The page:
This project will apply the energy-constrained assimilation-fractional crystallization models to three preliminary case studies representing different kind of intrusive complexes (see map here). Additional case studies are very likely. There probably will not be a need to collect samples from the field, there is enough material for this project stored in collections and drill core archives.
Case study I: Utpostane and Muren intrusions, Karoo large igneous province, Antarctica
The ~180-million-year old Utpostane and Muren gabbroic intrusions are found in contact with continental flood basalts that belong to the Jurassic Karoo large igneous province. Geochemical evidence suggests that the magmas were contaminated in a two-stage process, first one involving the contamination of the magma with the underlying Precambrian basement, and the second one involving contamination with the surrounding flood basalts (Vuori, 2004; Luttinen et al., 2015; A.V. Luttinen, pers comm.). Interestingly, the gabbros are less radiogenic (in terms of Nd and Sr isotopes) towards the contacts with the present wallrock (basalt). Given that Dr. Heinonen has previous experience of the related geological environment and the intrusions are smaller and less complex than the other locations, these intrusions will provide an excellent first case study for MCS in this project.
Case study II: Duluth Igneous Complex, Minnesota, USA
The 1100-million-year old Duluth Igneous Complex is one of the largest magmatic Cu-Ni- and PGE-hosting intrusive complexes in the world. It is part of the Mid-continent rift and covers 5700 km2 west of Lake Superior. Interaction between footwall and mafic intrusion is regarded as one of the most important factors in the formation of the basal mineralization zones (e.g., Ripley and Al-Jassar, 1987; Benkó et al., 2015), but modeling of the interaction of partial melts from the Archean footwall with the mafic-ultramafic melts has not been performed. Furthermore, important source for the sulfur has been suggested to be the sulfide-rich metasedimentary formations also found in the contact of the igneous complex (e.g., Ripley and Al-Jassar, 1987; Queffurus and Barnes, 2014). MCS modeling will greatly improve the understanding of these contamination processes.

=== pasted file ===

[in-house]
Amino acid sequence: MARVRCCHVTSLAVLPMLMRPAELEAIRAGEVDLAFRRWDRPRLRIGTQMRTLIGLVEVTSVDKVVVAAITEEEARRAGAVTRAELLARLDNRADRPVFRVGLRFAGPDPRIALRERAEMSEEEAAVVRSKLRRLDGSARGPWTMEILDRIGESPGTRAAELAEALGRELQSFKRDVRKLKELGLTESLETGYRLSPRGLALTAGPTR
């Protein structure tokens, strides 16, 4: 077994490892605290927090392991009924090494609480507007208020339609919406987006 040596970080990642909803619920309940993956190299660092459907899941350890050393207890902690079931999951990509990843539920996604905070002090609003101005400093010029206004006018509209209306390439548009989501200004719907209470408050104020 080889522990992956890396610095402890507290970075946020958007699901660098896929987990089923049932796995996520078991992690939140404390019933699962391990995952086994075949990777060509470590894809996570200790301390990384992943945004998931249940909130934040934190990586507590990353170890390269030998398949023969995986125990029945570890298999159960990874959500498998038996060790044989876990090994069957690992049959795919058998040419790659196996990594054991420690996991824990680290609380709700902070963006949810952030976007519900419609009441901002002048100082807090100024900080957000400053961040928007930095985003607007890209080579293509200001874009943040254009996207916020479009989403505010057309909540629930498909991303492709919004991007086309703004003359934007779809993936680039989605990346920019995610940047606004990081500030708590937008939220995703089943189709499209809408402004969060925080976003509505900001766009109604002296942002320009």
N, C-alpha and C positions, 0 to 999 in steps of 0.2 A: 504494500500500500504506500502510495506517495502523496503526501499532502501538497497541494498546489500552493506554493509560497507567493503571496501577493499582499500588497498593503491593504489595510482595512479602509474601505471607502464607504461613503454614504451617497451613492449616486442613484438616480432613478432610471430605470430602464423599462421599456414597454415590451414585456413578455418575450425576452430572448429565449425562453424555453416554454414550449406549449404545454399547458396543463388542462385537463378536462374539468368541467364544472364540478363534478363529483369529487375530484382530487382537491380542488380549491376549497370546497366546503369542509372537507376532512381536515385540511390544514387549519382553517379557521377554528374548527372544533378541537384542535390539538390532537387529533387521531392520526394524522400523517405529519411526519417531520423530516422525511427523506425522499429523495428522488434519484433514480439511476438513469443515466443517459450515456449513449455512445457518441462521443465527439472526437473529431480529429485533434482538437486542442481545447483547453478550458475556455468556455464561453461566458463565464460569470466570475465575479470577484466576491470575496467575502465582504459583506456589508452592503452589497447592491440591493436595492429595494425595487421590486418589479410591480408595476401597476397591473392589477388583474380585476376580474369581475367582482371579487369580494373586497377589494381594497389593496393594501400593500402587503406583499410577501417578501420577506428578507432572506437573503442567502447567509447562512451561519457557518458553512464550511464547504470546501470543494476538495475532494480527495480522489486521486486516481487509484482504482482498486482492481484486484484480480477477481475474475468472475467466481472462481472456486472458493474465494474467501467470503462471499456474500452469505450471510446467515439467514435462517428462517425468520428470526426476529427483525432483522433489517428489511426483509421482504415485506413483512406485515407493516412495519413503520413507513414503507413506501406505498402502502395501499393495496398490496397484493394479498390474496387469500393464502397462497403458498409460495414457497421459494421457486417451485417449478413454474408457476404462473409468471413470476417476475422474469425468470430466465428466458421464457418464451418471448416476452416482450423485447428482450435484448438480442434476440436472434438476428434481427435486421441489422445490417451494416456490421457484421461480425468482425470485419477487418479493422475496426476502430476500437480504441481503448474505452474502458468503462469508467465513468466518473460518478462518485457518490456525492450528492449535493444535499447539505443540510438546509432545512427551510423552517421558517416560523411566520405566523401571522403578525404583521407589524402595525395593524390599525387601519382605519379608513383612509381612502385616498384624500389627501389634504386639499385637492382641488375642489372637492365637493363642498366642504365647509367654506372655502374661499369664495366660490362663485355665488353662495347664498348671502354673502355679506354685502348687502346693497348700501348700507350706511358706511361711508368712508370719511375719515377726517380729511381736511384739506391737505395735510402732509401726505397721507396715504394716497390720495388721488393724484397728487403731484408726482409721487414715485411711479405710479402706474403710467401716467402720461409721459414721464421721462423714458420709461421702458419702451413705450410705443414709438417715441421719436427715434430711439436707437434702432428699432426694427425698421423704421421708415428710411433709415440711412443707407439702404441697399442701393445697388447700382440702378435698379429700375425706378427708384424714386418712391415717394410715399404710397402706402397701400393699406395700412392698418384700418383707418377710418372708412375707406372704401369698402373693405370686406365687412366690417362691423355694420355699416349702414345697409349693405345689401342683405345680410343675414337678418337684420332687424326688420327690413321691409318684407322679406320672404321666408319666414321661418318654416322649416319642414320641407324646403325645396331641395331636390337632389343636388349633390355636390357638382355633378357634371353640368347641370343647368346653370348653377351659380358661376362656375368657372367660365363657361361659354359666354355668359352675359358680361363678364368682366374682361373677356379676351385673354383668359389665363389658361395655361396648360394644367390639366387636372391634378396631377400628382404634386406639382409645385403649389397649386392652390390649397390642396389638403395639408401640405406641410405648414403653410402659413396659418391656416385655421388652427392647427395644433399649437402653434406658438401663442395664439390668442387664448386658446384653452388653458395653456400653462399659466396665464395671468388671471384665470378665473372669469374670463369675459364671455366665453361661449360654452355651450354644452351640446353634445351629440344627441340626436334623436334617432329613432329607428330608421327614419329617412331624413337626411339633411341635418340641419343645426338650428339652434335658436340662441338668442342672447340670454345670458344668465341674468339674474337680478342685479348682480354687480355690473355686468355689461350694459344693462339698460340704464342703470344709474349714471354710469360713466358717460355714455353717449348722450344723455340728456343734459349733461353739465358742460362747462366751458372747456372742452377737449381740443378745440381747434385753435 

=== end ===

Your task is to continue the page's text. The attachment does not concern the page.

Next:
Case study III: Layered intrusions of the Fennoscandian LIP, northern Finland
Fennoscandia is one the most notable mining regions in Europe, with important potential for new profitable discoveries. The Paleoproterozoic (~2440-million-year old) layered intrusions as part of the Fennoscandian large igneous province are found as a roughly E-W trending, 300-km-long belt in northern Finland. These intrusions are known to host all mineralization types characteristic of layered intrusions globally, including magmatic Cu-Ni sulphide, and PGE deposits similar to those found in Duluth (Iljina and Hanski, 2005). The contact zones with the footwall Archaean rocks are important hosts for magmatic sulphide ores and show modification in composition due to various degrees of magma-country rock interaction. Importantly, the highest known primary PGE concentrations in Fennoscandia are connected to these zones and related areas in the country rocks (Andersen et al., 2006). Localization of those highly needed and valuable ores needs better understanding of magma-wallrock interaction.
NOTE: In case everything goes smoothly and as planned (and/or we receive additional funding), it is possible to include additional case studies. There is a myriad of intrusive complexes, the understanding of which could greatly benefit from the use MCS.